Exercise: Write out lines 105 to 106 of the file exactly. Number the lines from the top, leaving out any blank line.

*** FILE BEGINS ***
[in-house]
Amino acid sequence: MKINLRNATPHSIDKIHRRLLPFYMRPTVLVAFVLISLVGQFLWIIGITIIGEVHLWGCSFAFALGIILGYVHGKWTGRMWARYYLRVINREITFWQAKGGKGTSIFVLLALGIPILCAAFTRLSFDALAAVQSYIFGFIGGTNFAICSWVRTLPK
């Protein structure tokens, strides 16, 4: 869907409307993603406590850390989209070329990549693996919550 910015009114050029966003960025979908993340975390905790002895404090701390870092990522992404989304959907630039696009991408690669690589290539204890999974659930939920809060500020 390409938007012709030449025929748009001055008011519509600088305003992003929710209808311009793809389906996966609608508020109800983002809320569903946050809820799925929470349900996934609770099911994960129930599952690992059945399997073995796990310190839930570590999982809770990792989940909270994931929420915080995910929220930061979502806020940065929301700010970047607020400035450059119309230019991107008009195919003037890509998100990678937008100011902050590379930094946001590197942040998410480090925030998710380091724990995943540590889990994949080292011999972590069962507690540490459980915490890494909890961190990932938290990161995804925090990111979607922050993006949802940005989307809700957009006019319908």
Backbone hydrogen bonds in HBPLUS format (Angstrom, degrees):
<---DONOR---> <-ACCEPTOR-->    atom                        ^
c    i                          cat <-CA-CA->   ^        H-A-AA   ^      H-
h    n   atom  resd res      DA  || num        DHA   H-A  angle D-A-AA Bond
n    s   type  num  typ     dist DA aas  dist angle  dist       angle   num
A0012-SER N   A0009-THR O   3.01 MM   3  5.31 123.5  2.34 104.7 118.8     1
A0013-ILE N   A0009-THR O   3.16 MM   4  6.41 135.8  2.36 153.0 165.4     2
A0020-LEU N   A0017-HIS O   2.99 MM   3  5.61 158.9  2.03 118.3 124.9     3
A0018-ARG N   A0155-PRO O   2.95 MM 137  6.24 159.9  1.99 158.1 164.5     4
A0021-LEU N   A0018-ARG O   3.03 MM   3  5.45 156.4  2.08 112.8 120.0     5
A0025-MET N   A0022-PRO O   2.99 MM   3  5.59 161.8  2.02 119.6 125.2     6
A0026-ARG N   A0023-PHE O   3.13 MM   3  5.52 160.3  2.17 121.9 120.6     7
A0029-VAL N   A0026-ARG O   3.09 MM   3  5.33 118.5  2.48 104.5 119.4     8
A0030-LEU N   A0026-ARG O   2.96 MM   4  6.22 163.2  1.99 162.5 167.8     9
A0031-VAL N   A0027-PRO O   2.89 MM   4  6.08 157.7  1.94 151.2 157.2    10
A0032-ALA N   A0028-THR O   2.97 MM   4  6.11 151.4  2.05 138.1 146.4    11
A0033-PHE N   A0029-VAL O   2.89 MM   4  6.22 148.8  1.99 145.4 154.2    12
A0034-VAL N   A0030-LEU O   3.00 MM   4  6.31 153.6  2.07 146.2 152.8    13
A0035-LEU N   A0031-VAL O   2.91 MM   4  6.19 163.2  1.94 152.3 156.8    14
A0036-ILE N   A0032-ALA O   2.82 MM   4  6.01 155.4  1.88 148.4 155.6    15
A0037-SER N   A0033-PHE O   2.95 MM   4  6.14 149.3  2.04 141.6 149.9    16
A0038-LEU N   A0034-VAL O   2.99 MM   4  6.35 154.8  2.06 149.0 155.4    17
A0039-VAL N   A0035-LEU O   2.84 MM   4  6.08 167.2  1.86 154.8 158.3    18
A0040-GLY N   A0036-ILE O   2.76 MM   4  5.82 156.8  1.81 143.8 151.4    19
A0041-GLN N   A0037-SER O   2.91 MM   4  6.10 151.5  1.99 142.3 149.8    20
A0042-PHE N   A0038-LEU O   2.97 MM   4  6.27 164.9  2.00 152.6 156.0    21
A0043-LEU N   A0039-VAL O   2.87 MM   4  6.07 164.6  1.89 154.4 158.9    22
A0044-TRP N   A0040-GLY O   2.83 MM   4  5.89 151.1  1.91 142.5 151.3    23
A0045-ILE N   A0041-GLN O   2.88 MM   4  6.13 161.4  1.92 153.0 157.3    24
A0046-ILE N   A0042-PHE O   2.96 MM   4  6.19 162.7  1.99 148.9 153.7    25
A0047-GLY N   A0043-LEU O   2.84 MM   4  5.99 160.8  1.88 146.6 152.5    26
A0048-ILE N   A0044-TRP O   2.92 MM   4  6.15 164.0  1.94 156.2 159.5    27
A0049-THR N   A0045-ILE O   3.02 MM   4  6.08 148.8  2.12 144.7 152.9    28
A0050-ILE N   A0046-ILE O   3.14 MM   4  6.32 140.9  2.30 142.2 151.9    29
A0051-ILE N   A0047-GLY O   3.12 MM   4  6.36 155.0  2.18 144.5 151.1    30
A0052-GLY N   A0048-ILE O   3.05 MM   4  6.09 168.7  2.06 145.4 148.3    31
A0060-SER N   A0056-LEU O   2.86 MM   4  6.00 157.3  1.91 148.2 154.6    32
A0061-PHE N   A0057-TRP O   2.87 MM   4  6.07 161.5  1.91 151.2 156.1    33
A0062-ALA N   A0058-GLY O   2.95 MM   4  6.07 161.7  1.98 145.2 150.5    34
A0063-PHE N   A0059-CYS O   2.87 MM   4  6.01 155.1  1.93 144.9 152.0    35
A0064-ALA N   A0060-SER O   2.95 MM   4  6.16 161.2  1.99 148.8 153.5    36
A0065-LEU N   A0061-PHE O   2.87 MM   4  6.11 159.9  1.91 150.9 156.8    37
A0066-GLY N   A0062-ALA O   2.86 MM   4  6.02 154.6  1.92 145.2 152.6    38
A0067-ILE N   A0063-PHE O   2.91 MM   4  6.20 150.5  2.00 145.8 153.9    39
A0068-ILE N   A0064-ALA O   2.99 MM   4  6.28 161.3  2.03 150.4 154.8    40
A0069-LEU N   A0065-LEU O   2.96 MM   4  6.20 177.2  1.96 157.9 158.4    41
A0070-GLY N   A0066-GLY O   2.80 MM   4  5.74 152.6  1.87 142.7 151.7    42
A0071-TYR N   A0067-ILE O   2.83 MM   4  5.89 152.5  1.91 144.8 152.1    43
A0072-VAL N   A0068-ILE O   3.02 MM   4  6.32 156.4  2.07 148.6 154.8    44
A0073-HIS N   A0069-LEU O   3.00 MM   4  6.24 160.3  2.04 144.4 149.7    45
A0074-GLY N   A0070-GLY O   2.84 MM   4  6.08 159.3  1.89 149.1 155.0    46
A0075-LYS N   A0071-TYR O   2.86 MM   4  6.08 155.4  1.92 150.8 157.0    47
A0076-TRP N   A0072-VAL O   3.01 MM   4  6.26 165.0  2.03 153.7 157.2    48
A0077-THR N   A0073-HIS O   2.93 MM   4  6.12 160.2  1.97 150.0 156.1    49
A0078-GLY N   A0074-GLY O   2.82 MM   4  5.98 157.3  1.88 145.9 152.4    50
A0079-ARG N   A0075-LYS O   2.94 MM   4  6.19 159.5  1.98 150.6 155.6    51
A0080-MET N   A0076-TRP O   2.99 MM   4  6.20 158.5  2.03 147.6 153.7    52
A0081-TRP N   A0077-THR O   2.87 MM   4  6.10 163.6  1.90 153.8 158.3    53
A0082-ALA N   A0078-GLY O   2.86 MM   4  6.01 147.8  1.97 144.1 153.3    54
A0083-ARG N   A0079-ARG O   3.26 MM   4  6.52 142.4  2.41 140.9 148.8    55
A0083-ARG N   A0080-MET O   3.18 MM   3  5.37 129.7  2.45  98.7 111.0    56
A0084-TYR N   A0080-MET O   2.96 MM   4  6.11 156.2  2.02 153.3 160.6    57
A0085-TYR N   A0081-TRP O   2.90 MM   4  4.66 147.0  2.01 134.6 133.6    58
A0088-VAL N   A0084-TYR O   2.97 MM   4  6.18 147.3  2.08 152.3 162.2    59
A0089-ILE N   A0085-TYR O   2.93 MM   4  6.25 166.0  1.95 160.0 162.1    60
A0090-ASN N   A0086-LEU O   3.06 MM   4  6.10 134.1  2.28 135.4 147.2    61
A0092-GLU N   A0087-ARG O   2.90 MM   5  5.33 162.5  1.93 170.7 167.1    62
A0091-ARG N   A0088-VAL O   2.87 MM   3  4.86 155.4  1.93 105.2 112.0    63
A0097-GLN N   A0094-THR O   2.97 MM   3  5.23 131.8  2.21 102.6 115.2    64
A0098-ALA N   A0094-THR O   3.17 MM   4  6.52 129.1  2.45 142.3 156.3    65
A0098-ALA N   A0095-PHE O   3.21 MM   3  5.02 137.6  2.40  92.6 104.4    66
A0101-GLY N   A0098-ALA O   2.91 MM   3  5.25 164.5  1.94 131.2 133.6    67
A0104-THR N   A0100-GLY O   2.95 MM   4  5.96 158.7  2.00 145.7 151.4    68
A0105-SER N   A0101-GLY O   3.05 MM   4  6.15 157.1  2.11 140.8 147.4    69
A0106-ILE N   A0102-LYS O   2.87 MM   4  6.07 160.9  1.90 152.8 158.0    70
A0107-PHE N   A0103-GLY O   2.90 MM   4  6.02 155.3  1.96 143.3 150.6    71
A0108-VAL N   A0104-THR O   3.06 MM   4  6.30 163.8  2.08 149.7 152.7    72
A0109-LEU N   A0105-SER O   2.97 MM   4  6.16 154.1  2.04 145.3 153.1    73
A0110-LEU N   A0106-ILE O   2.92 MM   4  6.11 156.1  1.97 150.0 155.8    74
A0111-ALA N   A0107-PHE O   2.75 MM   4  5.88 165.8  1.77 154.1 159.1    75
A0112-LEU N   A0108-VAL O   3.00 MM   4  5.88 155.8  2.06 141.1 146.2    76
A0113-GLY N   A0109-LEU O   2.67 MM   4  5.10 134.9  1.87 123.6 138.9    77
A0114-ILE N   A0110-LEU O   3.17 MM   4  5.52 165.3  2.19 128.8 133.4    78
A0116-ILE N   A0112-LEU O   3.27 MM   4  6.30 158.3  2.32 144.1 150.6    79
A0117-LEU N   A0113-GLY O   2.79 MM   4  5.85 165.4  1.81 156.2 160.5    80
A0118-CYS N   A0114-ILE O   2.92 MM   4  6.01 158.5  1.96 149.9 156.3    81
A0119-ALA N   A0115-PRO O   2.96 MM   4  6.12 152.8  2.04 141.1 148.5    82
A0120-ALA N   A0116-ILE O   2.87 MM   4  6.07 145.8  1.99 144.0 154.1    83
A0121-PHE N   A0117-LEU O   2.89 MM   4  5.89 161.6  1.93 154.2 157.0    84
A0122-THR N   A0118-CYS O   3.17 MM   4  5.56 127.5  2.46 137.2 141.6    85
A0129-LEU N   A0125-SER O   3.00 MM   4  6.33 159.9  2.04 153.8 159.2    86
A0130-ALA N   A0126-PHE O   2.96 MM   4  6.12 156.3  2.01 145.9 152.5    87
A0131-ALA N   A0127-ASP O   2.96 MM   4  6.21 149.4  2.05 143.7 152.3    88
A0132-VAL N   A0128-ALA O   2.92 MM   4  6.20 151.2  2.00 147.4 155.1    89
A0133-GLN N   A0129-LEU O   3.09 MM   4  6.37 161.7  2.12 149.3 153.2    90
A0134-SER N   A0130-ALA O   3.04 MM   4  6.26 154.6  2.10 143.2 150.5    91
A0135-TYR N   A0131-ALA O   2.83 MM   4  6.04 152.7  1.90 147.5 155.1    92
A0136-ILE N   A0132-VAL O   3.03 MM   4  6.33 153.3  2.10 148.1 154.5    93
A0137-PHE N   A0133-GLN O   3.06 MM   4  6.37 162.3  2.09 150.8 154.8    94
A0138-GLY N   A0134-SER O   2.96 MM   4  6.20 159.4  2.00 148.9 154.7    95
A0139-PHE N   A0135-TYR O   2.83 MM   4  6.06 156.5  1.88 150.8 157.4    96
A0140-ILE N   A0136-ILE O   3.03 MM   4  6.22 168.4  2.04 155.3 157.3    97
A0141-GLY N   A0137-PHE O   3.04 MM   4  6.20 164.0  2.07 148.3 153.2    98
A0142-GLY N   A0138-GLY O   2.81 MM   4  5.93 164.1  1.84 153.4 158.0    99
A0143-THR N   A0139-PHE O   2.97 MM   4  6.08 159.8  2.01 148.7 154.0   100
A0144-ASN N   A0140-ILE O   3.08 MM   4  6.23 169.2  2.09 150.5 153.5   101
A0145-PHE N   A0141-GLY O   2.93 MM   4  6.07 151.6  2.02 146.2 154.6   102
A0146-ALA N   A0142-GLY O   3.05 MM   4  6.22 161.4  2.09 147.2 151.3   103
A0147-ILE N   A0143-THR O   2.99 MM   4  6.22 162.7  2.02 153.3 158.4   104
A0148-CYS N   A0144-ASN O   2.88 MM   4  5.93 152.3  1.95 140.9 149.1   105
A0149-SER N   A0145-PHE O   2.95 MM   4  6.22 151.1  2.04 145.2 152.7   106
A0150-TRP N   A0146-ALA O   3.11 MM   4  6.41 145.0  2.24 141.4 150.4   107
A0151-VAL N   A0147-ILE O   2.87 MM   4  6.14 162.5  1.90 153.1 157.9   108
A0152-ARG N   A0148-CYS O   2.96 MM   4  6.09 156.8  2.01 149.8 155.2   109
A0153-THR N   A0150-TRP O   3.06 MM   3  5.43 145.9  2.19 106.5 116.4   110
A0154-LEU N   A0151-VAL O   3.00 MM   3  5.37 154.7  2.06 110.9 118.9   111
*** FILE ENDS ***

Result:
A0140-ILE N   A0136-ILE O   3.03 MM   4  6.22 168.4  2.04 155.3 157.3    97
A0141-GLY N   A0137-PHE O   3.04 MM   4  6.20 164.0  2.07 148.3 153.2    98